People will form an instant impression of your email campaign the nanosecond they open it. That impression is based almost entirely on design and imagery. Design is how you suck email recipients into your copy.
So, what design principles work best in hotel email marketing?
People consume digital media (web pages and emails) by scanning in an F-pattern. More content on the left is consumed. Optimize the organization of the content to take advantage of this tendency. You should put important content on the left.
Start headlines with an important keyword (we read left to right). This can motivate people to read deeper into the content. Make use of bolded type to reinforce this effect.
The F-reading scan also means that your email should be no more than 600px wide so there is no need for horizontal scrolling. Given the width is 600px, you have room for no more than two to three columns of content.
People should know what your email is about without having to scroll.
Scrolling will provide the details, but the key points are readily accessible up top. Make it easy for people to realize your content is worthy of their time.
Likewise, the CTA should be close to the top to elicit action. But, repeat it at the bottom of the email so folks don't have to scroll to the top to take action.
Directional images (a person facing in a direction, for example) boost CTA click-thru rates. Images near a CTA can increase conversions by 28%.
But don't crowd your CTA. It needs white space to breathe.
Your CTA also needs a bold color that attracts notice. There is no one color that is best for CTA buttons, except that black often does not perform well because it does not contrast with the mass of text.
CTAs should look clickable, so a subtle shadow effect can be better than a flat button. Remember also buttons with hover effects may not render the same in all email clients or on all mobile devices.
Because email clients interpret code differently, coding emails gets complicated. It is not handled the same way as web pages, although it uses HTML and CSS like the web. Read Chad White's article for a deeper dive.
Many people have image blocking turned on, which means your gorgeous hotel lobby shots are not going to be seen unless the recipient decides to allow it. The rest of the email (the HTML text) has to be compelling enough to arouse the curiosity of recipients.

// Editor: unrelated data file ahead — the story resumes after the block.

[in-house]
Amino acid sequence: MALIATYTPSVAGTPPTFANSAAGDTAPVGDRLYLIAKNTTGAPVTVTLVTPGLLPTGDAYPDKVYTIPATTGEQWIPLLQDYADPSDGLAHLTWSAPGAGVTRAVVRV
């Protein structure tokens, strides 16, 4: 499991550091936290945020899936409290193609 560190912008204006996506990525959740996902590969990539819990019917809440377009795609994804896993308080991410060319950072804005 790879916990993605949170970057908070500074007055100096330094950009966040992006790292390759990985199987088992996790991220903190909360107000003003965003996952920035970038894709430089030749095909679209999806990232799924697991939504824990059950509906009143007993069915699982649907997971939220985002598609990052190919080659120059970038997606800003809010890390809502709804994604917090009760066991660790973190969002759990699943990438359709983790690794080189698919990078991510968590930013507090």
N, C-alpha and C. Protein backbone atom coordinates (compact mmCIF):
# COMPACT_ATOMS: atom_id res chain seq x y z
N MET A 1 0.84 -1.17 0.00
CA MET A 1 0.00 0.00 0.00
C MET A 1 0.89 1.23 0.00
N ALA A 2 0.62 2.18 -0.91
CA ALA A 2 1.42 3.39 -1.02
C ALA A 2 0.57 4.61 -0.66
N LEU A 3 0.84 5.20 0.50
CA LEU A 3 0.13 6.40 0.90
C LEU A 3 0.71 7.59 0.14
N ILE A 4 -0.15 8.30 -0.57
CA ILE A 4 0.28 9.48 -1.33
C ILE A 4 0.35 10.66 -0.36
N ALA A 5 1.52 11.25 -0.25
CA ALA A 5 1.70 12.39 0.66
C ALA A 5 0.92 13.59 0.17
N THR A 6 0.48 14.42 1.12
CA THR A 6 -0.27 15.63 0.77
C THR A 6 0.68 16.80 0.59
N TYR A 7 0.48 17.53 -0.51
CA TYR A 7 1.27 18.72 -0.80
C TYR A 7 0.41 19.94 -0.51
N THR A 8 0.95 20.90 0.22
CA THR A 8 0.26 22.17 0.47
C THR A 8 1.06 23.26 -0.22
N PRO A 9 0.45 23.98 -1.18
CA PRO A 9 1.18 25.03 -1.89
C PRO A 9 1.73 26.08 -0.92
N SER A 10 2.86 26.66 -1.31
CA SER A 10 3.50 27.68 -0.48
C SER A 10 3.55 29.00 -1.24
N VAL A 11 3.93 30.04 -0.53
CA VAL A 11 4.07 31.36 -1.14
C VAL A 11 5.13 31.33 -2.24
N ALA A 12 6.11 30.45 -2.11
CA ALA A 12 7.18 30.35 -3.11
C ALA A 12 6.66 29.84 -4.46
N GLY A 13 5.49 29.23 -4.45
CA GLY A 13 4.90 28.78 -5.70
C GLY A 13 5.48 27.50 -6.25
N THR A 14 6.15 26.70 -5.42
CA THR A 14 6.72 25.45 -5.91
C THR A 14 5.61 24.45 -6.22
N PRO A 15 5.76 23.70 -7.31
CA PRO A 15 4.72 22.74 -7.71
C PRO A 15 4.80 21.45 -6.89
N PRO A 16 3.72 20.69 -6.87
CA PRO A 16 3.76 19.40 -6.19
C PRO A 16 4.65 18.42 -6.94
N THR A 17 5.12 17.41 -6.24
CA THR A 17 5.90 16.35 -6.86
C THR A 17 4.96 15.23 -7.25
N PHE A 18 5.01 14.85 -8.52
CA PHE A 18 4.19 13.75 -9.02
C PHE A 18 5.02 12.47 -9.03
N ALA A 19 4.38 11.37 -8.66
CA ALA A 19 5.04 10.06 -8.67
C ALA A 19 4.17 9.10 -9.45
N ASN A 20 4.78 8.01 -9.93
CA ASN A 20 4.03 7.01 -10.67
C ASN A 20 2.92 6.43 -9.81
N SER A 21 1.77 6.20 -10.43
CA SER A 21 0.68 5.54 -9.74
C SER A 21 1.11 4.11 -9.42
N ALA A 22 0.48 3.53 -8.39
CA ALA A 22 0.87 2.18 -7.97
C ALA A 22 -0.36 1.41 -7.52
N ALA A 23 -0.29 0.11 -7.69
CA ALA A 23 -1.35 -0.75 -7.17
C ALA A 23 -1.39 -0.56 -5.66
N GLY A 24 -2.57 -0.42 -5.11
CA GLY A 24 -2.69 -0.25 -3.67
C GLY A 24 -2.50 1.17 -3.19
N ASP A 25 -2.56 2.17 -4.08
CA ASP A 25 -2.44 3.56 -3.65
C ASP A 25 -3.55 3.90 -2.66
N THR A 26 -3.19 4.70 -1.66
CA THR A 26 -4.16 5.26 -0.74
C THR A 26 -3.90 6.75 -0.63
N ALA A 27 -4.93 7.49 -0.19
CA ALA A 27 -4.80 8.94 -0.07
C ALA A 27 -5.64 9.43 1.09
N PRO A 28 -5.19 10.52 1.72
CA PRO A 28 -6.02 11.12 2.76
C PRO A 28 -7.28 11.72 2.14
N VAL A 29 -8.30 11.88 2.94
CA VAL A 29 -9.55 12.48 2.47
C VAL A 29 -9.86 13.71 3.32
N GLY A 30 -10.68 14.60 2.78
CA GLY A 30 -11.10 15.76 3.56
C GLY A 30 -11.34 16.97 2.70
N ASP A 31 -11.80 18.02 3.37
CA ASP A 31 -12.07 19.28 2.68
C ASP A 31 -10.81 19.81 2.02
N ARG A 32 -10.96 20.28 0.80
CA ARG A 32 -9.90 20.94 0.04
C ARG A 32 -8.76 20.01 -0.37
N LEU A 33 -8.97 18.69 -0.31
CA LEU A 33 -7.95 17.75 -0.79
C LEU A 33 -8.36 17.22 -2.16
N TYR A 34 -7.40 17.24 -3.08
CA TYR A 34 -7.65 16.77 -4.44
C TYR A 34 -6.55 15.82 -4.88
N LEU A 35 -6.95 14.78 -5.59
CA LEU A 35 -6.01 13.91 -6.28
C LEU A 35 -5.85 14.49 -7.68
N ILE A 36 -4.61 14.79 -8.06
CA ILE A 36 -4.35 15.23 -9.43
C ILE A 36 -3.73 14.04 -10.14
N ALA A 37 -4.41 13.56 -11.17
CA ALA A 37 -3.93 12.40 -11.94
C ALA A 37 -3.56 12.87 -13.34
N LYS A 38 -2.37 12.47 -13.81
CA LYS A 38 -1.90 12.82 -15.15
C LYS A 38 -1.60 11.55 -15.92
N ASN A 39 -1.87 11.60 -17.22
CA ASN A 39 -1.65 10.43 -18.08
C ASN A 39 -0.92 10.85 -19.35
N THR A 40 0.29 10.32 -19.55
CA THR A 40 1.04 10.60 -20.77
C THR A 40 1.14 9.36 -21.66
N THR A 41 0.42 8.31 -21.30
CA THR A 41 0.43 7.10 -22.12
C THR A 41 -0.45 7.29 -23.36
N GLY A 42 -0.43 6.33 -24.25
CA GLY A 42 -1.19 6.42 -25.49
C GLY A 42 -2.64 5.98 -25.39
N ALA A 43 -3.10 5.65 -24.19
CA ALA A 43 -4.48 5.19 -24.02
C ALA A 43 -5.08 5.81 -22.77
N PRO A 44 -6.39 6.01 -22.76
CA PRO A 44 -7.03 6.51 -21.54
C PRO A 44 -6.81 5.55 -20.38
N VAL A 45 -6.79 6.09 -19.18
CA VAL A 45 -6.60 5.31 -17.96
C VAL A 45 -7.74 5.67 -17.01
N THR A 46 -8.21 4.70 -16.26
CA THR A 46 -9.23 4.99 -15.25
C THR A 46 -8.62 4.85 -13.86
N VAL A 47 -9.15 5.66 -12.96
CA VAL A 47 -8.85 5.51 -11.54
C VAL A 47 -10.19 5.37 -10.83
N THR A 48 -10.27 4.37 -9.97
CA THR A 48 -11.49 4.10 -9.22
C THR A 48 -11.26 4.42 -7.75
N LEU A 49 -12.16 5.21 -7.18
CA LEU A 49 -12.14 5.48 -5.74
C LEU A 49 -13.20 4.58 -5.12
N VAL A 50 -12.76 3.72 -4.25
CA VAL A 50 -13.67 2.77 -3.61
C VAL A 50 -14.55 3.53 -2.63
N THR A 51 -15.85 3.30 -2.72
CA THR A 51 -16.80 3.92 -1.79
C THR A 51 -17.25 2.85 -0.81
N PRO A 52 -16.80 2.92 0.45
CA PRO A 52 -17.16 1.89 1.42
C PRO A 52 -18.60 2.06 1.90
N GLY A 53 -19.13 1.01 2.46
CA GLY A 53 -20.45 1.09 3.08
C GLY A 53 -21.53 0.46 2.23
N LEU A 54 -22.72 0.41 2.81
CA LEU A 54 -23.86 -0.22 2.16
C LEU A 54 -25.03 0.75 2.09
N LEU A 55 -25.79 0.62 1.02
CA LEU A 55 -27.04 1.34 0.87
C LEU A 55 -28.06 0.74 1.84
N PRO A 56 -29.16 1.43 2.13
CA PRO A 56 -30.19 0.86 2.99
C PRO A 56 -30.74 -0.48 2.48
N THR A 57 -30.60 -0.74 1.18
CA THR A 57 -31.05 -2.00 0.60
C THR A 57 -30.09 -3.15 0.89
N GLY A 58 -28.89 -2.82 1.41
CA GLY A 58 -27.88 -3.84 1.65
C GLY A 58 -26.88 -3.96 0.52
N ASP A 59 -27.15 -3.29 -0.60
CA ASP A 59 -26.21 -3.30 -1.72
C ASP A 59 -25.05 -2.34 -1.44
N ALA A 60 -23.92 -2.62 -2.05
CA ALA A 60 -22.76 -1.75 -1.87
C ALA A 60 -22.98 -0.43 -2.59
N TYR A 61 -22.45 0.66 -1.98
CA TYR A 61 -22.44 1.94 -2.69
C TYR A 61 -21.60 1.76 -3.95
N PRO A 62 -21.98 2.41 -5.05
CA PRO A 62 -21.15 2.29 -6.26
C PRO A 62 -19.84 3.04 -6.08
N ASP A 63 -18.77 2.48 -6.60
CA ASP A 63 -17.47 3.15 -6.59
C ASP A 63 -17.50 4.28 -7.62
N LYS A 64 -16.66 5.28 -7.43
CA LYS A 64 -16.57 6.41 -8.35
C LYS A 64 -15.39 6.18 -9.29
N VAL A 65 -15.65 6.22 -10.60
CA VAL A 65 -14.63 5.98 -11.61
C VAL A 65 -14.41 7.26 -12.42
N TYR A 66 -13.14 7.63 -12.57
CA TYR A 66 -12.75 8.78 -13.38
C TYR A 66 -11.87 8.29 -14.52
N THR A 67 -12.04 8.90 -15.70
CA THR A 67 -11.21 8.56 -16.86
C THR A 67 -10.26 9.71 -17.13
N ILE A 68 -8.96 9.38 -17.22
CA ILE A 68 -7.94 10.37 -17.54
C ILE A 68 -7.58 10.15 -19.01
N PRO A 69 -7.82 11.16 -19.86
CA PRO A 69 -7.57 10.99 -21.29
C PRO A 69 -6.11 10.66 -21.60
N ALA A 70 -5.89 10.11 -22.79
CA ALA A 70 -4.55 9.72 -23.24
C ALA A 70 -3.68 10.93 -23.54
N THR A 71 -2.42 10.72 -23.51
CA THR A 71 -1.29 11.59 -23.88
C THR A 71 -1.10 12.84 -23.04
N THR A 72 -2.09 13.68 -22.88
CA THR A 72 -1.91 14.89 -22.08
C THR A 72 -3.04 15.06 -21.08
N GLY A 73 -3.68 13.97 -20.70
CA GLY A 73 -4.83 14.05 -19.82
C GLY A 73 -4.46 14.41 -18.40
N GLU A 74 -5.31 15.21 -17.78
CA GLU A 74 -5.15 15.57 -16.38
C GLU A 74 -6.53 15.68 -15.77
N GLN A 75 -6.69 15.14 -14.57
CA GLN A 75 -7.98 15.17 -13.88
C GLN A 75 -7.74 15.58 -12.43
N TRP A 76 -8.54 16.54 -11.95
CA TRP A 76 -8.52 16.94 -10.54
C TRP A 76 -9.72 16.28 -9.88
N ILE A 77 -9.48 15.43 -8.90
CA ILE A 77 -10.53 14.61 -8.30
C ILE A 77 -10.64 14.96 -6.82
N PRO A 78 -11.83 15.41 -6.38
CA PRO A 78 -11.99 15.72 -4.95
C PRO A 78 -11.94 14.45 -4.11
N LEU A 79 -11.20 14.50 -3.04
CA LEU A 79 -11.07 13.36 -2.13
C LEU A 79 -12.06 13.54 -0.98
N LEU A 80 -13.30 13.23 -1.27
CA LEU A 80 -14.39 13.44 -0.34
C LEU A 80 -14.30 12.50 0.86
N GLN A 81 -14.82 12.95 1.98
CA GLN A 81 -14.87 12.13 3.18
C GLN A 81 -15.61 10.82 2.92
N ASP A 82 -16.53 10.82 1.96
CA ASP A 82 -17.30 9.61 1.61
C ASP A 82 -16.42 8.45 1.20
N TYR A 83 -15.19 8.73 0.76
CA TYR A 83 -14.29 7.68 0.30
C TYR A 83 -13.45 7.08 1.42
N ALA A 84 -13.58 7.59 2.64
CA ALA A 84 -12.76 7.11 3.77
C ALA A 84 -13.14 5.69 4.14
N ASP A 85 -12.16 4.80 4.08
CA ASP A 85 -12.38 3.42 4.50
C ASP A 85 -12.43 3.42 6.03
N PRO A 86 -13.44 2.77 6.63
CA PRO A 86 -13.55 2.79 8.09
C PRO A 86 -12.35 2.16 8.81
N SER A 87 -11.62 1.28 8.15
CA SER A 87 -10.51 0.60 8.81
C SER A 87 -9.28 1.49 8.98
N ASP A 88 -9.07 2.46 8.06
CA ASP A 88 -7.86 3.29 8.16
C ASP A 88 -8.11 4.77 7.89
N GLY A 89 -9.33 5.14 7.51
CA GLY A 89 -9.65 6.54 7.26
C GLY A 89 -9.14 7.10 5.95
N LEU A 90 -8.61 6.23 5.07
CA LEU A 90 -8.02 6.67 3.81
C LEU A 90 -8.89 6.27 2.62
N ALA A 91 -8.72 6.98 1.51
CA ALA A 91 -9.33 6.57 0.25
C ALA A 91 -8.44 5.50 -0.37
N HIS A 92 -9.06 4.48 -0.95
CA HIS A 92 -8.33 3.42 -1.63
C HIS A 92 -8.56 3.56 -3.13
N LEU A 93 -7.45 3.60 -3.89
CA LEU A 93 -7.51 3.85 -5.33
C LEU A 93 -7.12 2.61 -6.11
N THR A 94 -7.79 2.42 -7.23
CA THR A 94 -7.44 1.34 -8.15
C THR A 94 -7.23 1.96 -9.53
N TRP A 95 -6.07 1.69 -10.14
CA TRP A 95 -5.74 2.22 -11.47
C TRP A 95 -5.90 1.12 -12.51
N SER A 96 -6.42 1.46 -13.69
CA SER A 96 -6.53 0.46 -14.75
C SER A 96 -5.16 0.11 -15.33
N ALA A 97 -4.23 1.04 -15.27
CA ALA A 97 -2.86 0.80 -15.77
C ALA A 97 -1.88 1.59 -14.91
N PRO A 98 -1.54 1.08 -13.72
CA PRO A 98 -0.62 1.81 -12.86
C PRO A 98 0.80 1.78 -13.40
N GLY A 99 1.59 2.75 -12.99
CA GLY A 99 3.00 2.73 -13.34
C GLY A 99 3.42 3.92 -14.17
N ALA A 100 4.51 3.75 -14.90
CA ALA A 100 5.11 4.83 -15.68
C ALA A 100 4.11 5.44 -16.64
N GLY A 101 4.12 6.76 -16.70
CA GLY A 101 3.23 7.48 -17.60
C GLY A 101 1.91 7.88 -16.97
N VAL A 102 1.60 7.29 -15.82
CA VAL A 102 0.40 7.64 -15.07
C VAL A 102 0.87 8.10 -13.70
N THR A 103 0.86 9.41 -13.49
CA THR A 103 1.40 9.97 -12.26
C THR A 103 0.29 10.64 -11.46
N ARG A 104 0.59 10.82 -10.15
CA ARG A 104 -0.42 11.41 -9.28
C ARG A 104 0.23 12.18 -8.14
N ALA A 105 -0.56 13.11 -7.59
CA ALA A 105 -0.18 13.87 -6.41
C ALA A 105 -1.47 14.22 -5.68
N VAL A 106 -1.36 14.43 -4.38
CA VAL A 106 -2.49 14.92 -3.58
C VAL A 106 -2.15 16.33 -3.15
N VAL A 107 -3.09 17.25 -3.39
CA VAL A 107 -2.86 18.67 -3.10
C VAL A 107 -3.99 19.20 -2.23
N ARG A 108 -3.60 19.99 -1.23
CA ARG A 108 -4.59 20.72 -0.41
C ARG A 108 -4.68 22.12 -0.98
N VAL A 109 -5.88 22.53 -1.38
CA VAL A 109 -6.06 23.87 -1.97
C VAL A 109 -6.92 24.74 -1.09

Do not embed important content in images. Like on the web, you want to use alt-tags to describe images that do not display and for screen readers used by sight impaired people.
Remember to size images properly so that when they load, they do so quickly. This is especially important because many emails these days are read only on mobile devices. Sure, a mobile device performs great when connected to Wi-Fi... but your images have to be optimized for low-speed connections too.
It is generally a best practice avoid background images, gradients, and patterns because they are stripped out by many email clients. Solid color backgrounds are safest.
However, most email clients can handle animated GIFs. These may not be appropriate for a luxury brand (do you really want a dancing cat?). But it is an option if you create an animated GIF that supports your brand.
Finally, when you do use images... use gorgeous, large high-quality images if you want to boost conversions. Grainy or tacky stock images don't cut it.
One of the problems with email technology is different email clients like Gmail and Yahoo handle coding differently. Stick with basic web fonts like Arial, Verdana, Tahoma, etc.
People scan an email in about 11 seconds. So you need to keep your copy sections short – about three lines or less. The landing page should do the job of selling and converting your reader. The email is just to get them to the landing page.
It goes without saying that your landing page and email campaign should have the same design approach and aesthetic.
You can add image sliders or video to your email. In fact, video can increase click through rates by 65%, according to Campaign Monitor.
But clients like Gmail, Outlook, Thunderbird and others don't support playing video inside the email. This means you need to host the video elsewhere (like YouTube or Vimeo) and include a link in the email.
Apple iPhones can play embedded HTML 5 videos, but not Gmail and Android devices.
Yes, you need a link to your landing page. But you also need the critical "view in browser link" if the email client's limitations prove too daunting yet the user is motivated (yay!) to read your content.